It would be much better to have a dedicated button to move to a new section, not only because this would be faster, but also because it would allow players to search for the hidden items in levels without being inadvertently moved along the zombie-killing conveyor belt against their will.
Sadly, this pacing issue also seeps into the most unique aspect of the game, the double tap mechanic. Sadly, due to some slightly askew-level designs, it can be damn near impossible to rapidly chain headshots to keep huge multipliers going. It only further confirms my suspicions that the developer was only willing to rub a damp cloth over this game rather than give it the proper polish it needed.
If you have blazed through this game but still want to continue this zombie-killing frenzy you find yourself in, then worry not, my trigger-happy friend, because I have some super options for you to check out listed down below:
- Time Crisis
- House of the Dead
- Virtua Cop
- Dead Space Extraction
- Arizona Sunshine
- Resident Evil 4 VR
- Pistol Whip
- Graphics are vastly improved from the initial release
- Gunplay, the double tap gimmick, and weapon load-outs are all handled excellently
- The title is true to the source material, with plenty of corny quips
- The game is insanely replayable if you are motivated by high scores and bettering yourself
- Add no new content when compared to the original, so there is no reason for existing fans to buy
- A lack of quality-of-life improvements
- The game is short if you aren’t motivated by high scores
Question: When Was Zombieland Released?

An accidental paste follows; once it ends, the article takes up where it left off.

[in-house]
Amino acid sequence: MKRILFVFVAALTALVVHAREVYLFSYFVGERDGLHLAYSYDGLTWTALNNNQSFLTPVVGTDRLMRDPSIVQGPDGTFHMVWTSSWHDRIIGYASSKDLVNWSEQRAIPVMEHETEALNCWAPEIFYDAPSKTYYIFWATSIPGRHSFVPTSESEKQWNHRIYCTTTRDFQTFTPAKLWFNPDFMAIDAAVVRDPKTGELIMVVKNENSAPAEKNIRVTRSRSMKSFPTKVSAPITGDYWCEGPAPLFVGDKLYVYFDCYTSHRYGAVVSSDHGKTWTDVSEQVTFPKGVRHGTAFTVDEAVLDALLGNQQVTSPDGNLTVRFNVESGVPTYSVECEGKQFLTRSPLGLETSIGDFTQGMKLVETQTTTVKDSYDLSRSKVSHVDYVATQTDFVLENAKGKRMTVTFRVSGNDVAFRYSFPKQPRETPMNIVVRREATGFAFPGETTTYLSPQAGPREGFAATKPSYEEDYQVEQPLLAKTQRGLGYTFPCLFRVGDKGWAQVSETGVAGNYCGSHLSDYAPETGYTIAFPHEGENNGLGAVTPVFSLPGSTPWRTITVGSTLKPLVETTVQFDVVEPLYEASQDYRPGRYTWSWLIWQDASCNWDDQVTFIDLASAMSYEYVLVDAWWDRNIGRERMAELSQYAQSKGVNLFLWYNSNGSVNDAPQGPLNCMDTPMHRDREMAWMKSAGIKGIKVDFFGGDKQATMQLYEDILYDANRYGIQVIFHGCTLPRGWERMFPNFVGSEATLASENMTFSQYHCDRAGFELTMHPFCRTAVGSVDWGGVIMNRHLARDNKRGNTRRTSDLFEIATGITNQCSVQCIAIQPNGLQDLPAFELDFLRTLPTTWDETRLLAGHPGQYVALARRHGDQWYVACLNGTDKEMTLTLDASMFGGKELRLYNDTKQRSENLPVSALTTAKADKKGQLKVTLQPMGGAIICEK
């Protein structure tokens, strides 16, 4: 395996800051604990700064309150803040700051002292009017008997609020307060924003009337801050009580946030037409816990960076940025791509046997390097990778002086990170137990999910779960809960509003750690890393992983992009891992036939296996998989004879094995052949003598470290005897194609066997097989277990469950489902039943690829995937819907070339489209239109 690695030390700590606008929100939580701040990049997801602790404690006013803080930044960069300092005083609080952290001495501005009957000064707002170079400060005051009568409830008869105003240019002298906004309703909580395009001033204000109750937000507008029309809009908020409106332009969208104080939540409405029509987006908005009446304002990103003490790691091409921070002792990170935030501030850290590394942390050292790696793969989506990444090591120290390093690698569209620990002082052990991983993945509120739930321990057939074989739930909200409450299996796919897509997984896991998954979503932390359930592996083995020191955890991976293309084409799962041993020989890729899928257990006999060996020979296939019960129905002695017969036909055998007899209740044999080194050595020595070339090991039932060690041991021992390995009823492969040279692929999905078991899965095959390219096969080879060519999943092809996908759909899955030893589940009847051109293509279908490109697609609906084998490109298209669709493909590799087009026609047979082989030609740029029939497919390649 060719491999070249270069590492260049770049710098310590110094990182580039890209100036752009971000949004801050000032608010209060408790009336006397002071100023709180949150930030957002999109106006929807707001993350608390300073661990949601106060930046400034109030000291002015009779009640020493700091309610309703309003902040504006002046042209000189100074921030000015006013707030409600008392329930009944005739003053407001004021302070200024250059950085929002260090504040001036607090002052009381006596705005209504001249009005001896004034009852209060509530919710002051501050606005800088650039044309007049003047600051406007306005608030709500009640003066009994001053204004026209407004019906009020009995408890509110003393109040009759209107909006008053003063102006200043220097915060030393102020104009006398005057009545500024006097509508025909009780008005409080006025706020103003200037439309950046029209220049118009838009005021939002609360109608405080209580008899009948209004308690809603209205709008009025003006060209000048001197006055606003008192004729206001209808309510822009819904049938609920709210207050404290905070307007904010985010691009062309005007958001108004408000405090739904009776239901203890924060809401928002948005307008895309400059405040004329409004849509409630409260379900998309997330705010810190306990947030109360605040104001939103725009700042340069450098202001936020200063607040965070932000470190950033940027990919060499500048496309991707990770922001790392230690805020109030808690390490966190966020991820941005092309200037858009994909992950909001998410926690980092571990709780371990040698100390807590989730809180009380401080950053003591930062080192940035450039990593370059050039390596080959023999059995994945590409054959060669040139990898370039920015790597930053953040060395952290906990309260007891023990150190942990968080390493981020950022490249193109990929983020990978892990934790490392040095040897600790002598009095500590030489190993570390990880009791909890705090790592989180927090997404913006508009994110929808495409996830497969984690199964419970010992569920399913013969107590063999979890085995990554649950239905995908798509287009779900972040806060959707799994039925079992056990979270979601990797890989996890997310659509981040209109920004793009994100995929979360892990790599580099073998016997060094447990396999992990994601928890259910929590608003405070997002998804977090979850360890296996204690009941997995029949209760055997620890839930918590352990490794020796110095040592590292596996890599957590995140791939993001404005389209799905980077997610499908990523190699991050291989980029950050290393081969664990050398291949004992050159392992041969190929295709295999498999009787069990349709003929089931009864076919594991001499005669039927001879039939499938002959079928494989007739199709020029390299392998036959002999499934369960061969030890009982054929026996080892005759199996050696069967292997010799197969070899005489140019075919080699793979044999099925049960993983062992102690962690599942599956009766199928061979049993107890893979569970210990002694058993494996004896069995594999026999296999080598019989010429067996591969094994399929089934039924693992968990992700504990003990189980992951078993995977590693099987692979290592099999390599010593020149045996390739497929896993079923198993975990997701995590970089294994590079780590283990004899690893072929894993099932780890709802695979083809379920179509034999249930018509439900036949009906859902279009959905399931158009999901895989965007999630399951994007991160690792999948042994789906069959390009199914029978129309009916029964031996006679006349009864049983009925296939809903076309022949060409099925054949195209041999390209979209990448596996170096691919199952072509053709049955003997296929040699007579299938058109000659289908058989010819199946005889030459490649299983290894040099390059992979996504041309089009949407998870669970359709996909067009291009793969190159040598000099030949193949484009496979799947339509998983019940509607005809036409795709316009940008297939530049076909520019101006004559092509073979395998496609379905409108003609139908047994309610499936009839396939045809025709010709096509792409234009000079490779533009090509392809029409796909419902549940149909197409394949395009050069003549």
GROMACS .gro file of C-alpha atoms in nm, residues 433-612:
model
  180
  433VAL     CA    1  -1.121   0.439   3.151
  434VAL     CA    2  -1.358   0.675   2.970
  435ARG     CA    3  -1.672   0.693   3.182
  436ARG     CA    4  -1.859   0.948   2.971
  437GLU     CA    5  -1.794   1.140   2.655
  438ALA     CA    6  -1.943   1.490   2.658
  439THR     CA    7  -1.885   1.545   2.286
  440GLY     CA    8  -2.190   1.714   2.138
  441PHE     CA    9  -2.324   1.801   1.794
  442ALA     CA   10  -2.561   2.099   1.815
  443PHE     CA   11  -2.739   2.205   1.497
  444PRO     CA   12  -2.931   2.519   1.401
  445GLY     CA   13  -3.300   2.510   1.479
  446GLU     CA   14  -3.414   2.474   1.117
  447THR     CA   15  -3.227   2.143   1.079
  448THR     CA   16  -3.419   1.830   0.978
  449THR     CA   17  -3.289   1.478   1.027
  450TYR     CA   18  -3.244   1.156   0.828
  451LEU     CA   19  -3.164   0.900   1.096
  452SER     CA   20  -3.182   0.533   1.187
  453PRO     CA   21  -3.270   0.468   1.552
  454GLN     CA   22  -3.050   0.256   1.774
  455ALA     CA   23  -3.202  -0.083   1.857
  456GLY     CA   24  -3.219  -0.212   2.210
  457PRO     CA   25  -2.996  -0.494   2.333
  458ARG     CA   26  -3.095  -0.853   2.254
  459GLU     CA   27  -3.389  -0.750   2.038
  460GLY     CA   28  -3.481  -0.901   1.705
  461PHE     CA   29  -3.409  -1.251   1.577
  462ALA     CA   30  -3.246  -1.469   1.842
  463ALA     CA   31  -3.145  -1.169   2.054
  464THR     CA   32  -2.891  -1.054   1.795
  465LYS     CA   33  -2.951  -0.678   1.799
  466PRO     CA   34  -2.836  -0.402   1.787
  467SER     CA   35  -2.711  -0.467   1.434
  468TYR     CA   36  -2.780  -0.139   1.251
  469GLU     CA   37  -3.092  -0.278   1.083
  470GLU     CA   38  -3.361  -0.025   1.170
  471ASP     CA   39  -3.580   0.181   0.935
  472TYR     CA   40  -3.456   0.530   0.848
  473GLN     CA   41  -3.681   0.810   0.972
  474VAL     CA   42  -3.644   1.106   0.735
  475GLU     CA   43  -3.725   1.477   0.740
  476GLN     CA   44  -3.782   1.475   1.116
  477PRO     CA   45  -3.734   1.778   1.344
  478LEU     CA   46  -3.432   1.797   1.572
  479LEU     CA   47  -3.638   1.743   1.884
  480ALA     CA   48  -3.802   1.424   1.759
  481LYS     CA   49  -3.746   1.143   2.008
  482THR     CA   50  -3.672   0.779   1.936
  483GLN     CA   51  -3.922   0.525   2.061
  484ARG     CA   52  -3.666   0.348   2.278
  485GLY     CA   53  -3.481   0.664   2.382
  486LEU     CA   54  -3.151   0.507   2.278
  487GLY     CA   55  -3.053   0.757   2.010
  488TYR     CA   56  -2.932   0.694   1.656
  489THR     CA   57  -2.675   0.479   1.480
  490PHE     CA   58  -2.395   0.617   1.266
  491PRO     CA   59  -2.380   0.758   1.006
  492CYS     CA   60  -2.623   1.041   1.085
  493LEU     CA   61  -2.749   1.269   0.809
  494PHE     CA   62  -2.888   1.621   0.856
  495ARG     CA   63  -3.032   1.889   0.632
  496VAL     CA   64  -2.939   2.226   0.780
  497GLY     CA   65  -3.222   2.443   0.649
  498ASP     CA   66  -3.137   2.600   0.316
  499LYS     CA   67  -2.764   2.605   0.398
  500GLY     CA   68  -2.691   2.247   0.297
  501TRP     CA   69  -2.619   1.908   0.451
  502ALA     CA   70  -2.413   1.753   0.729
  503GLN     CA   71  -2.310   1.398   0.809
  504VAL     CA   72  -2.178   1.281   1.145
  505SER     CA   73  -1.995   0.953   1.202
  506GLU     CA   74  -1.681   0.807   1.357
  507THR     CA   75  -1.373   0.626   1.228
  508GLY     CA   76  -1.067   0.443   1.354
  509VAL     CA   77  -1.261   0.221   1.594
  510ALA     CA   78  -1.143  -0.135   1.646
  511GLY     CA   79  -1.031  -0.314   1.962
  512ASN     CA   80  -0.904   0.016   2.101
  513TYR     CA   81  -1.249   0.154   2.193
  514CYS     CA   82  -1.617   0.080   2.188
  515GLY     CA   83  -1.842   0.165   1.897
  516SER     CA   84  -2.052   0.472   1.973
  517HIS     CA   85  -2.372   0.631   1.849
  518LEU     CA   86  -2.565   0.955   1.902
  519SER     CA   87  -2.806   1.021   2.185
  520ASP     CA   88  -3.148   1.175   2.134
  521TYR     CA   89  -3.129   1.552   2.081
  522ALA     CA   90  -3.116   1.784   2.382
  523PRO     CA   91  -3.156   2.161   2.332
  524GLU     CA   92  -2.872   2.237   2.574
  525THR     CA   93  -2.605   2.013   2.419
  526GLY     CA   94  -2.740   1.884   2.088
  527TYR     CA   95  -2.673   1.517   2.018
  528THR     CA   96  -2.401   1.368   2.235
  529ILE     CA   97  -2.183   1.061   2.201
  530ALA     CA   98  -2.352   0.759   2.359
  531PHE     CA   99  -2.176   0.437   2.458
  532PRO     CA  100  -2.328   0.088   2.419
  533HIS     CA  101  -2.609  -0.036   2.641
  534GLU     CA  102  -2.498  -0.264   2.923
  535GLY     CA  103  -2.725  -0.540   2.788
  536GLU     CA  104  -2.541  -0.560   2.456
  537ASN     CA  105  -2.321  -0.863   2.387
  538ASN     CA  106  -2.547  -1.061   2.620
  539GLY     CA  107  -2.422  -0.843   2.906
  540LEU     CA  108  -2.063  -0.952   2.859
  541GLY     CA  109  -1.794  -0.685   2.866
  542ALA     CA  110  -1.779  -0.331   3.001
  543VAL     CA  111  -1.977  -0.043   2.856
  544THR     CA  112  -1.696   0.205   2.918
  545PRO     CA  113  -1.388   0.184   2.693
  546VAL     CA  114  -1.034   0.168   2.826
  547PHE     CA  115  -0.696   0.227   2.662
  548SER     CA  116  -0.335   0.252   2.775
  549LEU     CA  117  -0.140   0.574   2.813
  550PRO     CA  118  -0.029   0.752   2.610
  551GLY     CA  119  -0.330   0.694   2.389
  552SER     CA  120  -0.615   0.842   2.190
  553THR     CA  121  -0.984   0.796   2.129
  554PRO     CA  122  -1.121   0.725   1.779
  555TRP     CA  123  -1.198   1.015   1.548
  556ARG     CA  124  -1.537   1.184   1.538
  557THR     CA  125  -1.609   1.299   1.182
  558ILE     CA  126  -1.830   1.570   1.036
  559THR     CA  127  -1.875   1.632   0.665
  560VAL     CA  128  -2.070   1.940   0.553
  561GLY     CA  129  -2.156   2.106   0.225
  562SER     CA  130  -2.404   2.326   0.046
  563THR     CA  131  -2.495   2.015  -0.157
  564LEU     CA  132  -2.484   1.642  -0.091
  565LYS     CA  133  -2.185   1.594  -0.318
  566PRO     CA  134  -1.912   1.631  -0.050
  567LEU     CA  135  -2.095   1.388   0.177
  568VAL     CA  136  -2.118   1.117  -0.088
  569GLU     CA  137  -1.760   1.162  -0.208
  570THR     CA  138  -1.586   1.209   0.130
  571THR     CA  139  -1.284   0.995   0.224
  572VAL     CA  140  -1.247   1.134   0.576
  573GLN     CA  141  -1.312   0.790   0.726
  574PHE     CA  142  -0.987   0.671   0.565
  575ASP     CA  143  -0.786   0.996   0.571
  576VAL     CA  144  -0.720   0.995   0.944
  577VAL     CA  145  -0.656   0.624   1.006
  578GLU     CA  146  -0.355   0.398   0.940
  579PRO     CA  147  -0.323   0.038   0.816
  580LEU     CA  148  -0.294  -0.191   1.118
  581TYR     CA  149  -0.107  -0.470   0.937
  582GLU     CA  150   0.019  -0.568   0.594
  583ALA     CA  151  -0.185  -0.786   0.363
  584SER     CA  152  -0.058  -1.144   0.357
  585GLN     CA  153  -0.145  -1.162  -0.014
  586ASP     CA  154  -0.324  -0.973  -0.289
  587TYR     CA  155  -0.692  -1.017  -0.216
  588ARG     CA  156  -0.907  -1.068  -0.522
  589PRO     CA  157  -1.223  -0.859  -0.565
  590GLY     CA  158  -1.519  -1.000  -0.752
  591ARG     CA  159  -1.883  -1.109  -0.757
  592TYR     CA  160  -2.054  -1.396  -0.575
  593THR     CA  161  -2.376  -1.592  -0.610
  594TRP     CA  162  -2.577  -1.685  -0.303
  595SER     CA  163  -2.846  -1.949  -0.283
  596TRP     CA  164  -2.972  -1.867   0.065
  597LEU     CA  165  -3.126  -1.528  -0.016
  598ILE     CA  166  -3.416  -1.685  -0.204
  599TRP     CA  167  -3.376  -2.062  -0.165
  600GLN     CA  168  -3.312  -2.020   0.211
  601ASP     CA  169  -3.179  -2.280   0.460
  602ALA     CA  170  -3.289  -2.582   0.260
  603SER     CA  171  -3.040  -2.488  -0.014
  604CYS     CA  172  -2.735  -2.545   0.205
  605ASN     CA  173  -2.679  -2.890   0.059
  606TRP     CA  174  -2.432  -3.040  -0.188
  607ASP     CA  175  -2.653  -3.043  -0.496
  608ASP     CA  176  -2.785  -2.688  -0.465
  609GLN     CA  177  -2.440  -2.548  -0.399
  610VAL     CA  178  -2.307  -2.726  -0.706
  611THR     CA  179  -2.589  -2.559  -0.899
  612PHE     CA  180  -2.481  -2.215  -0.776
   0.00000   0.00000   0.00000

Answer: Zombieland (the movie, not the game) was released back in October 2nd, 2009, with its sequel Zombieland: Double Tap coming a decade later in 2019. This movie was well-received at raked in a whopping $102 Million. That’ll buy you a lot of Twinkies.
Question: Who Were the Original Actors in Zombieland?
Answer: Here is a quick list of the characters in Zombieland and the real-world actors that played them:
• Tallahassee – Woody Harrelson
• Columbus – Jesse Eisenberg
• Wichita – Emma Stone
• Little Rock – Abigail Breslin
• Bill Murray – Himself
Question: How Many Zombieland Rules Do We Actually Know?
Answer: The movie constantly refers to the Zombieland survival guide, which is presumably jam-packed with rules. However, we only ever get to hear about a handful of them. At the time of writing, we are only aware of twenty-eight of these rules. Who knows, maybe we will get a sequel and learn more of these zombie apocalypse tips.
Overall, Zombieland Headshot Fever Reloaded may not be a title that excites the weathered VR Populus, as it is effectively a reskin of an already existing VR title, but it is a very competent arcade shooter that has been given a nice new coat of paint, and serves as a great game to bolster the PSVR2 launch library.
The game’s gunplay still feels as tight and refined as it did before, the visuals are vastly improved to offer a much more high-definition cel-shaded art style, and if you are someone that enjoys the repetitive nature of arcade games and loves trying to beat high scores, then this is a must-play for you.
On the flip side, the game doesn’t offer any new content when compared to its non-PSVR2 release, and this includes the developer’s decision to neglect much-needed quality-of-life improvements. The left gun still feels awkward to grab when moving at breakneck speed, the eye-tracking to move between rooms still feels quite slow, and the double tap feature, while outstanding, is let down by some levels which don’t allow for consistent multiplier chains, no matter how accurate you are.
All in all, if you want cheesy quips, a game that is infinitely replayable, and to blow zombies heads off with guns akimbo, then this is the game for you!